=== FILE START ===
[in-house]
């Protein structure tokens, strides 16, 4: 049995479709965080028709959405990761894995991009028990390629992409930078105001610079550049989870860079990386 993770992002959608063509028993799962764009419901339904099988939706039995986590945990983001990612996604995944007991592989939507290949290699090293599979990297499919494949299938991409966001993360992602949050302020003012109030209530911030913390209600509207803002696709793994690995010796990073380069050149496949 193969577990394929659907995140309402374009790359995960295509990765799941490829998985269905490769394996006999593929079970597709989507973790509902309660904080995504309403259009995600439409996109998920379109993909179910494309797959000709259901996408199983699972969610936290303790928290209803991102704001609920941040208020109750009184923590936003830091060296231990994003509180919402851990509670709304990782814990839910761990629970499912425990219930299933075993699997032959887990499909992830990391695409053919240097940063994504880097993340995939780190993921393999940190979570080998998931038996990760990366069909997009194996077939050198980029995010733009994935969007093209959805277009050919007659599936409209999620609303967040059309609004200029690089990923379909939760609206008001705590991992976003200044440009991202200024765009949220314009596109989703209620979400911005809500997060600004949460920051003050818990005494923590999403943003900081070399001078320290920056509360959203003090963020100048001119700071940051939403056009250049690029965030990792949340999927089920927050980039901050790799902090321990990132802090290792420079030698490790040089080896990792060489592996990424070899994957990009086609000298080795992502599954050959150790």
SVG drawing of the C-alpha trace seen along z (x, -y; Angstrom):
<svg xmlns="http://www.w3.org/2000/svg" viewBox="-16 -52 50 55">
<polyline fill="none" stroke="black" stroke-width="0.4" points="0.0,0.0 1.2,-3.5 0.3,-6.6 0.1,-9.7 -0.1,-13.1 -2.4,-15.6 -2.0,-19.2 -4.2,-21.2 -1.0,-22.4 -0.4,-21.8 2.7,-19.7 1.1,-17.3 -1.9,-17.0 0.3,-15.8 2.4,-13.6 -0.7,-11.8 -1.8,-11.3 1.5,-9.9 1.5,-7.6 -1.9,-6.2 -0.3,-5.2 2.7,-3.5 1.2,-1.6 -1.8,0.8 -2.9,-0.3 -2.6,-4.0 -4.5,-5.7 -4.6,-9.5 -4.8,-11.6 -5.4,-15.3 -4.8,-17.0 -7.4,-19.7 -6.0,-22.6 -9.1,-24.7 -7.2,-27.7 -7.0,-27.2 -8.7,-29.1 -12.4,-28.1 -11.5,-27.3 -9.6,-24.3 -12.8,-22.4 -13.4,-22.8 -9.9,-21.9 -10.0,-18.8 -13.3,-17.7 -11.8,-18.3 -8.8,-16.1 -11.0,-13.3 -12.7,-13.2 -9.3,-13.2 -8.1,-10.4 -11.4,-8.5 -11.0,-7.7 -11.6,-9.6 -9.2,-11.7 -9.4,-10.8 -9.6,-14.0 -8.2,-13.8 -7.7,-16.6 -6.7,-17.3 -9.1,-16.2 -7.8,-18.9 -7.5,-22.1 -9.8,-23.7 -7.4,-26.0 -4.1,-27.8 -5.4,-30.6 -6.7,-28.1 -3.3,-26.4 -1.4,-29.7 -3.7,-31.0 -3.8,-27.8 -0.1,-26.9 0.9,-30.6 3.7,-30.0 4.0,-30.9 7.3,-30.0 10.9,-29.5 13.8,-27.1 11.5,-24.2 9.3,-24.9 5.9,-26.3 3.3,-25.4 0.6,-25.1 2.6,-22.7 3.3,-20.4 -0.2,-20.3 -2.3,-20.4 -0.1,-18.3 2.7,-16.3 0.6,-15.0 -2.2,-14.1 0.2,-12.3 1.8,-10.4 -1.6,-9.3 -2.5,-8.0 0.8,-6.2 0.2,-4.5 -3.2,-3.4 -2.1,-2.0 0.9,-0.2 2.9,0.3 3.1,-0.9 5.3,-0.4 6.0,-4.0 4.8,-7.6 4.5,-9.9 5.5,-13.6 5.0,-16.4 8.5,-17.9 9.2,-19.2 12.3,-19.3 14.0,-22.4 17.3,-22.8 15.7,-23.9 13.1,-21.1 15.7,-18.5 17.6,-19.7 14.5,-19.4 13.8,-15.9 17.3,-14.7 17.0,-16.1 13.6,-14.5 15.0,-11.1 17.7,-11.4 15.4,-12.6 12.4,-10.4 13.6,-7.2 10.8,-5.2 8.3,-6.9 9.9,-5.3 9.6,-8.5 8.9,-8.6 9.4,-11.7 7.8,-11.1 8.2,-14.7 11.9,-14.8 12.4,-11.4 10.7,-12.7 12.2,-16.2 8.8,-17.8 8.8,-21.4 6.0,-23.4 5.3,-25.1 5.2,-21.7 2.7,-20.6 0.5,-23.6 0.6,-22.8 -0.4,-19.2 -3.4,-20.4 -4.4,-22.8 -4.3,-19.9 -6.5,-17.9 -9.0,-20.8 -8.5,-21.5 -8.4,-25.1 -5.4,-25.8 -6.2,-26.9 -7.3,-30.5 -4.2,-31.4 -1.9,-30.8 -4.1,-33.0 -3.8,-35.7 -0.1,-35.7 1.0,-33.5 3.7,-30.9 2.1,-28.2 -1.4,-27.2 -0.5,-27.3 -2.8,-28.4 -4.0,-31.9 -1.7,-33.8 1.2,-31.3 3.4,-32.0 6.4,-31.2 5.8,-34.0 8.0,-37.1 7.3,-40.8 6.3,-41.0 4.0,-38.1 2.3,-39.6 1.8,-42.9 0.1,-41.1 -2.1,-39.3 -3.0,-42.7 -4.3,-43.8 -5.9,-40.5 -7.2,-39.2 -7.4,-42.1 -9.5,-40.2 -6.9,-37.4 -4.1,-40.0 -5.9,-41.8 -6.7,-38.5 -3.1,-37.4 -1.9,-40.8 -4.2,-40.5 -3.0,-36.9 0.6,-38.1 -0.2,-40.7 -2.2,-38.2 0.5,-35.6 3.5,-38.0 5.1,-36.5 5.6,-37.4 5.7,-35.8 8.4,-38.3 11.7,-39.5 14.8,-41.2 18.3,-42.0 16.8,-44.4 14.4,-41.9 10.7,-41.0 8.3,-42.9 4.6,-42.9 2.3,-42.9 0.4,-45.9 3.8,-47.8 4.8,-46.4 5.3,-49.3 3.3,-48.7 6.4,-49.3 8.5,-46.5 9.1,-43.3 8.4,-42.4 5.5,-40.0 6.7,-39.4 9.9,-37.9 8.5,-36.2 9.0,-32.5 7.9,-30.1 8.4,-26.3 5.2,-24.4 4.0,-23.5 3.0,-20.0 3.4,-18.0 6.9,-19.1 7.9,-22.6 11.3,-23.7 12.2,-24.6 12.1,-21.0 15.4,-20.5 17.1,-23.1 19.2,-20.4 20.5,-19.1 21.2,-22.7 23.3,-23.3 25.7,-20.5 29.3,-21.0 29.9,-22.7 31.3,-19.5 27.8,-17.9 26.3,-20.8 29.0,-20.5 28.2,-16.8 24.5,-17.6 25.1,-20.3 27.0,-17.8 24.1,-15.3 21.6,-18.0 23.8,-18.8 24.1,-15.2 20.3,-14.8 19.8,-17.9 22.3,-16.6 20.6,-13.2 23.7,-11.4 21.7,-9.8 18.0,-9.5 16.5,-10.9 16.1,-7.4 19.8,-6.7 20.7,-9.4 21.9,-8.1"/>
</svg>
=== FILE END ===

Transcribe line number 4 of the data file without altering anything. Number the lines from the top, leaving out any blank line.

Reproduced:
<svg xmlns="http://www.w3.org/2000/svg" viewBox="-16 -52 50 55">